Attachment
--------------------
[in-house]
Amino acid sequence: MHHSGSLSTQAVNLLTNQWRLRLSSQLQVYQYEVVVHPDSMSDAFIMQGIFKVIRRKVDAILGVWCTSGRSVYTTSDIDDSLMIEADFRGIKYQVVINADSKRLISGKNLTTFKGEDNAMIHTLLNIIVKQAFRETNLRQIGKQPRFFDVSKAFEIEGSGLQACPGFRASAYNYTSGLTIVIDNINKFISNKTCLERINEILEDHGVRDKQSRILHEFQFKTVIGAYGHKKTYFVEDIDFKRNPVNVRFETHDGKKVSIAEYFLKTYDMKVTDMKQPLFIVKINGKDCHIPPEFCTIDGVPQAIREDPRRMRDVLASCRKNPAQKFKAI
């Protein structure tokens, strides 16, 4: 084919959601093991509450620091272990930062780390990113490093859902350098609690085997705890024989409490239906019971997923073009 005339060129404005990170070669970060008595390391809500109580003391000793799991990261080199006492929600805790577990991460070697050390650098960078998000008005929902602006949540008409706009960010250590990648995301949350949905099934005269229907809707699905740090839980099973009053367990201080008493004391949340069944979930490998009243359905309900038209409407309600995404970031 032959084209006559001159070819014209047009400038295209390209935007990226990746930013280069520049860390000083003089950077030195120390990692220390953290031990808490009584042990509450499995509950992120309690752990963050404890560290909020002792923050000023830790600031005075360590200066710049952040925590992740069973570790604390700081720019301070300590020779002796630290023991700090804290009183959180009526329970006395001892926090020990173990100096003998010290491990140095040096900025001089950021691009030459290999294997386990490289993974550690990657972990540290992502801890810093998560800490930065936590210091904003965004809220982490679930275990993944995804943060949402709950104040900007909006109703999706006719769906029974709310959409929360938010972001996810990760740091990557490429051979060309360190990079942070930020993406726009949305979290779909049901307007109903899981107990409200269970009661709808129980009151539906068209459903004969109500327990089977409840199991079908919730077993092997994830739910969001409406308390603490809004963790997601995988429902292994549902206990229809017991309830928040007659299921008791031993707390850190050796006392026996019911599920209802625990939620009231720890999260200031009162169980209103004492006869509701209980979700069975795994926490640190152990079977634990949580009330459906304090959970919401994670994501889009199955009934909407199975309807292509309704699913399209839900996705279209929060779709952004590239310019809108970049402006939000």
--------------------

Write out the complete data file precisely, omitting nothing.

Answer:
[in-house]
Amino acid sequence: MHHSGSLSTQAVNLLTNQWRLRLSSQLQVYQYEVVVHPDSMSDAFIMQGIFKVIRRKVDAILGVWCTSGRSVYTTSDIDDSLMIEADFRGIKYQVVINADSKRLISGKNLTTFKGEDNAMIHTLLNIIVKQAFRETNLRQIGKQPRFFDVSKAFEIEGSGLQACPGFRASAYNYTSGLTIVIDNINKFISNKTCLERINEILEDHGVRDKQSRILHEFQFKTVIGAYGHKKTYFVEDIDFKRNPVNVRFETHDGKKVSIAEYFLKTYDMKVTDMKQPLFIVKINGKDCHIPPEFCTIDGVPQAIREDPRRMRDVLASCRKNPAQKFKAI
């Protein structure tokens, strides 16, 4: 084919959601093991509450620091272990930062780390990113490093859902350098609690085997705890024989409490239906019971997923073009 005339060129404005990170070669970060008595390391809500109580003391000793799991990261080199006492929600805790577990991460070697050390650098960078998000008005929902602006949540008409706009960010250590990648995301949350949905099934005269229907809707699905740090839980099973009053367990201080008493004391949340069944979930490998009243359905309900038209409407309600995404970031 032959084209006559001159070819014209047009400038295209390209935007990226990746930013280069520049860390000083003089950077030195120390990692220390953290031990808490009584042990509450499995509950992120309690752990963050404890560290909020002792923050000023830790600031005075360590200066710049952040925590992740069973570790604390700081720019301070300590020779002796630290023991700090804290009183959180009526329970006395001892926090020990173990100096003998010290491990140095040096900025001089950021691009030459290999294997386990490289993974550690990657972990540290992502801890810093998560800490930065936590210091904003965004809220982490679930275990993944995804943060949402709950104040900007909006109703999706006719769906029974709310959409929360938010972001996810990760740091990557490429051979060309360190990079942070930020993406726009949305979290779909049901307007109903899981107990409200269970009661709808129980009151539906068209459903004969109500327990089977409840199991079908919730077993092997994830739910969001409406308390603490809004963790997601995988429902292994549902206990229809017991309830928040007659299921008791031993707390850190050796006392026996019911599920209802625990939620009231720890999260200031009162169980209103004492006869509701209980979700069975795994926490640190152990079977634990949580009330459906304090959970919401994670994501889009199955009934909407199975309807292509309704699913399209839900996705279209929060779709952004590239310019809108970049402006939000």